BY CHARLOTTE ALLEN, April 23, 2012, The Weekly Standard
“The middle of nowhere.” That’s the phrase I heard from several Californians when I told them that I was writing an article about UC Merced, the newest and most geographically remote of the state’s 10-campus chain of academically elite, research-focused public universities. Opening in 2005 at a construction cost of $500 million, embroiled in environmental controversies despite its desire to showcase itself as a “green” campus, and enrolling to date only 5,200 students out of the 25,000 projected to materialize by 2030, the University of California, Merced, located about 100 miles inland in the state’s searing and economically depressed rural interior, is the most financially and politically precarious member of the UC system.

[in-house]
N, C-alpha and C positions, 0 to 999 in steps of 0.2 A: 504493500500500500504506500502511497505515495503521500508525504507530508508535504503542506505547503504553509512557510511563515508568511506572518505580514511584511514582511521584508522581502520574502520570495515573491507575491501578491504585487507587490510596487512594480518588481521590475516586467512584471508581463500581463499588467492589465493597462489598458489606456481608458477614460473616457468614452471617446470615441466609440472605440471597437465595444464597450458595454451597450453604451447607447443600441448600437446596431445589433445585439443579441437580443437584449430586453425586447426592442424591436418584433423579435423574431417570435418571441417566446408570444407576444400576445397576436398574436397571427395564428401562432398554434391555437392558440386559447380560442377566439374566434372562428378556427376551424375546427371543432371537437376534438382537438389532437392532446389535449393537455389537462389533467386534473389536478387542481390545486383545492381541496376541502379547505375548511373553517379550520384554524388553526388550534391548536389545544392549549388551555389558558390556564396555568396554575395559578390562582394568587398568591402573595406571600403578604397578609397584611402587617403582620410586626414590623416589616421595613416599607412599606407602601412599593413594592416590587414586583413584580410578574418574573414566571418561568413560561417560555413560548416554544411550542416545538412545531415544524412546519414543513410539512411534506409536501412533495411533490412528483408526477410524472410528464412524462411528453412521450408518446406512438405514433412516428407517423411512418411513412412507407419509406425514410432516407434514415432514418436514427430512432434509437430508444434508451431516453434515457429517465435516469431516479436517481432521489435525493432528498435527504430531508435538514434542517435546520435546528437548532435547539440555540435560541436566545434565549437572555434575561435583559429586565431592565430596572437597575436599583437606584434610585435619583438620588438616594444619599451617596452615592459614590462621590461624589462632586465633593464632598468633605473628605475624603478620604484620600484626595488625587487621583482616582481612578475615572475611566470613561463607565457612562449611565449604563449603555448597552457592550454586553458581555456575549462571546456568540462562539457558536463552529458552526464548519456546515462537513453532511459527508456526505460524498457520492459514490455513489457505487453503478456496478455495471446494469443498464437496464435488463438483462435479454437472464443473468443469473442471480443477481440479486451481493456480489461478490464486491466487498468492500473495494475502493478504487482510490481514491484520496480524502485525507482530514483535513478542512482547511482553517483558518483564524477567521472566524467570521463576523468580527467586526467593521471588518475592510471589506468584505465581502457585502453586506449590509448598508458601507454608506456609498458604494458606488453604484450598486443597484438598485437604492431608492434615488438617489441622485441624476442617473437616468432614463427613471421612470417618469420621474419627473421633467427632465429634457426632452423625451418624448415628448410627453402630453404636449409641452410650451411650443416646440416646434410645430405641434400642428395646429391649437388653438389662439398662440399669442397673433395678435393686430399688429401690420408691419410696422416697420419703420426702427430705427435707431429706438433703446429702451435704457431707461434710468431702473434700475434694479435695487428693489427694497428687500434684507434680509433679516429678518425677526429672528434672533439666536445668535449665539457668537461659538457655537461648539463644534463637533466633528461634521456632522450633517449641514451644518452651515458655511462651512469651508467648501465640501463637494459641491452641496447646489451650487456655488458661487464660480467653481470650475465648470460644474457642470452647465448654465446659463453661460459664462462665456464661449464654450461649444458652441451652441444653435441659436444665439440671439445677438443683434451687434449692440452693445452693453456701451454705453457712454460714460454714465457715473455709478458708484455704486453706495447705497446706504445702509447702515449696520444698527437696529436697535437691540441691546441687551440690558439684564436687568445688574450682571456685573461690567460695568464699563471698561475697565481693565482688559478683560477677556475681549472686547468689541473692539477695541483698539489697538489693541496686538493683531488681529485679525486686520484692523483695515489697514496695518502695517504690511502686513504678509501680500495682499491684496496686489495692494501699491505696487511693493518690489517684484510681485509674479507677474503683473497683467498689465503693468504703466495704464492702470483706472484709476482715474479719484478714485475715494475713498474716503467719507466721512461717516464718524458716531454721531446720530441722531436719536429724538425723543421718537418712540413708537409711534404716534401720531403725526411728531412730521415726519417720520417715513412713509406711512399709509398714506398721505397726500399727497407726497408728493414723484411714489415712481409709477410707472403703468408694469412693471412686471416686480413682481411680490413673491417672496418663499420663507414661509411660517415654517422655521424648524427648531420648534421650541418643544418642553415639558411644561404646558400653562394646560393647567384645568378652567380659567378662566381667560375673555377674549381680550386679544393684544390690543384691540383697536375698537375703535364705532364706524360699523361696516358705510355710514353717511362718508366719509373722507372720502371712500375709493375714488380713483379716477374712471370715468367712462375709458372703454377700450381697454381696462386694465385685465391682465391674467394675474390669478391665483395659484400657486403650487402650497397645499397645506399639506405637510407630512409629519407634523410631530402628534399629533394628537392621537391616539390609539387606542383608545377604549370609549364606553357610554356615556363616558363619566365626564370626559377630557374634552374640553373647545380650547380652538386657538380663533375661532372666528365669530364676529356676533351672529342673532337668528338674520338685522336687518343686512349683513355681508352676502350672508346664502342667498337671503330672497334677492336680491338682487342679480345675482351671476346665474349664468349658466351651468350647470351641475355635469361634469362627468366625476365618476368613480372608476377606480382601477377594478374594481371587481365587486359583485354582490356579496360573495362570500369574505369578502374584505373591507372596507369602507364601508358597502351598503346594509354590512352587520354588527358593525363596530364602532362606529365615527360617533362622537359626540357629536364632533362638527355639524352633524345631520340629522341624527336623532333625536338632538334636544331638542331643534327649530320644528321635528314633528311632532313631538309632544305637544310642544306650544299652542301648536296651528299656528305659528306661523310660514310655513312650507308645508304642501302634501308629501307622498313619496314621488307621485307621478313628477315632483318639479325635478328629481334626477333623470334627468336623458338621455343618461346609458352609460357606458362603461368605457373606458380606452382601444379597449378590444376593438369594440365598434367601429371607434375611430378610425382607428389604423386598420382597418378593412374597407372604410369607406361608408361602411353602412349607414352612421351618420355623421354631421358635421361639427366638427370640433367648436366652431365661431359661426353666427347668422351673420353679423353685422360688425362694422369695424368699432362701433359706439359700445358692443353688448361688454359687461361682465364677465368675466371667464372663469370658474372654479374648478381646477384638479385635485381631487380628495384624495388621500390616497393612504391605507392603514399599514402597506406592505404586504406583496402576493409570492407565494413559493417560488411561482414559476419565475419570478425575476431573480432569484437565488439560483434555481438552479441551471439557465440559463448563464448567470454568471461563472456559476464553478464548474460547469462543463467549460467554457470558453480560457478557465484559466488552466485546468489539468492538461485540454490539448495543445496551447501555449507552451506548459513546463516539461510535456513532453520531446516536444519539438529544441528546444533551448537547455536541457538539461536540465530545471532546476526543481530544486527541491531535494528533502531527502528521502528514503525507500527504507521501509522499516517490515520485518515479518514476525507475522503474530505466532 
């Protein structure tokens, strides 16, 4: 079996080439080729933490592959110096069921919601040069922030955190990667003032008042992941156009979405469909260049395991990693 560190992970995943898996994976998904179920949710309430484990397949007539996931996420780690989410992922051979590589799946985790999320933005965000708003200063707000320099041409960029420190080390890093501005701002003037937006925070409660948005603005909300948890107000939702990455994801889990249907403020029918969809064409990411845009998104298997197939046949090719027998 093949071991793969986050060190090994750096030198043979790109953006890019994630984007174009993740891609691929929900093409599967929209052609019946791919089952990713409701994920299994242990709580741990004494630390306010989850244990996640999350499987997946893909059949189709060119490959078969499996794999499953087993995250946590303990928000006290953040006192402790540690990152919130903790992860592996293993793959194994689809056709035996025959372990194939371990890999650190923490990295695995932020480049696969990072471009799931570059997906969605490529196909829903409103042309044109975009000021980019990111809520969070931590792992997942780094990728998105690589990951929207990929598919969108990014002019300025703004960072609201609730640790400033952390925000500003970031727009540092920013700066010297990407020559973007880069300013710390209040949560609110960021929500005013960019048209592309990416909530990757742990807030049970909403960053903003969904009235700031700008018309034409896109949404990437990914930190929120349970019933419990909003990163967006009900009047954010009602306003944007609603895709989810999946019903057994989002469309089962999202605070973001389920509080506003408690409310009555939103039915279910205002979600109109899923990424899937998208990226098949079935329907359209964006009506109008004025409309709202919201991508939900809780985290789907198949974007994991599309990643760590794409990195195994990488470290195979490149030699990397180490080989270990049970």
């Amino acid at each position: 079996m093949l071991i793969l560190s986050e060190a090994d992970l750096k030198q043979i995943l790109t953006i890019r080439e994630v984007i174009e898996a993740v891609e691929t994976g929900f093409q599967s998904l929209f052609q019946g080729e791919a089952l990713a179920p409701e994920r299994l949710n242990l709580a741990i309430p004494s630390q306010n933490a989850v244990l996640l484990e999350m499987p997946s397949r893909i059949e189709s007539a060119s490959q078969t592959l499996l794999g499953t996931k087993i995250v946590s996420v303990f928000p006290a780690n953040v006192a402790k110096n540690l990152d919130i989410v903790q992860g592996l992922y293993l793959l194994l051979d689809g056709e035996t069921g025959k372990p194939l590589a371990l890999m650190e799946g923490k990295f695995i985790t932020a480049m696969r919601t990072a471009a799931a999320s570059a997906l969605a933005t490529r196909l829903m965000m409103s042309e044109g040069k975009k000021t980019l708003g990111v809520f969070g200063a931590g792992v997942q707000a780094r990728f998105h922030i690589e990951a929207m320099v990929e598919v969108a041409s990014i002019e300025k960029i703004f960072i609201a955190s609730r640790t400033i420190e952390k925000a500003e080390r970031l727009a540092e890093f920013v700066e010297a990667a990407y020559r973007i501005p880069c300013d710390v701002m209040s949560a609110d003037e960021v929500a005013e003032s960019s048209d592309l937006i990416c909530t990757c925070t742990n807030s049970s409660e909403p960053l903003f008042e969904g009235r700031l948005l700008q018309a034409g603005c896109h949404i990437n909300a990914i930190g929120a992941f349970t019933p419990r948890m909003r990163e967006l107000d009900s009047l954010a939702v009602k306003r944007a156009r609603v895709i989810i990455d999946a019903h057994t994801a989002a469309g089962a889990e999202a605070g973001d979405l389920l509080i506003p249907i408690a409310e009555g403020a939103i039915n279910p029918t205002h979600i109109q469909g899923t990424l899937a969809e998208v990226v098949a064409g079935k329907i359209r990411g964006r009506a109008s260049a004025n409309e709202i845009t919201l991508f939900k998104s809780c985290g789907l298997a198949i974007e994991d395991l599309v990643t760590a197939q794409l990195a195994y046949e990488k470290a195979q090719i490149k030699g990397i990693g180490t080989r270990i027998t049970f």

It is precarious at a precarious time. The broke (and some say bankrupt) state of California, bedeviled by a $13 billion deficit plus another $700 billion in unfunded pension liabilities for its 225,000 employees, cut funding for the entire UC system by $750 million this year (the system’s overall annual budget is about $20 billion, not counting sponsored research and teaching hospitals). The brand new UC Merced, with a $100 million annual budget, got an exemption from the across-the-board cuts entailing layoffs, furloughs, and program eliminations at the other nine campuses, but that only seems to have exacerbated hard feelings within the UC system. Over the past couple of years, as California has spiraled downward into a 12 percent unemployment-generating recession, faculty and administrators at the more prestigious and prosperous campuses have either called openly for UC Merced’s closure or hinted at withdrawing their own well-endowed campuses from the state system and going private.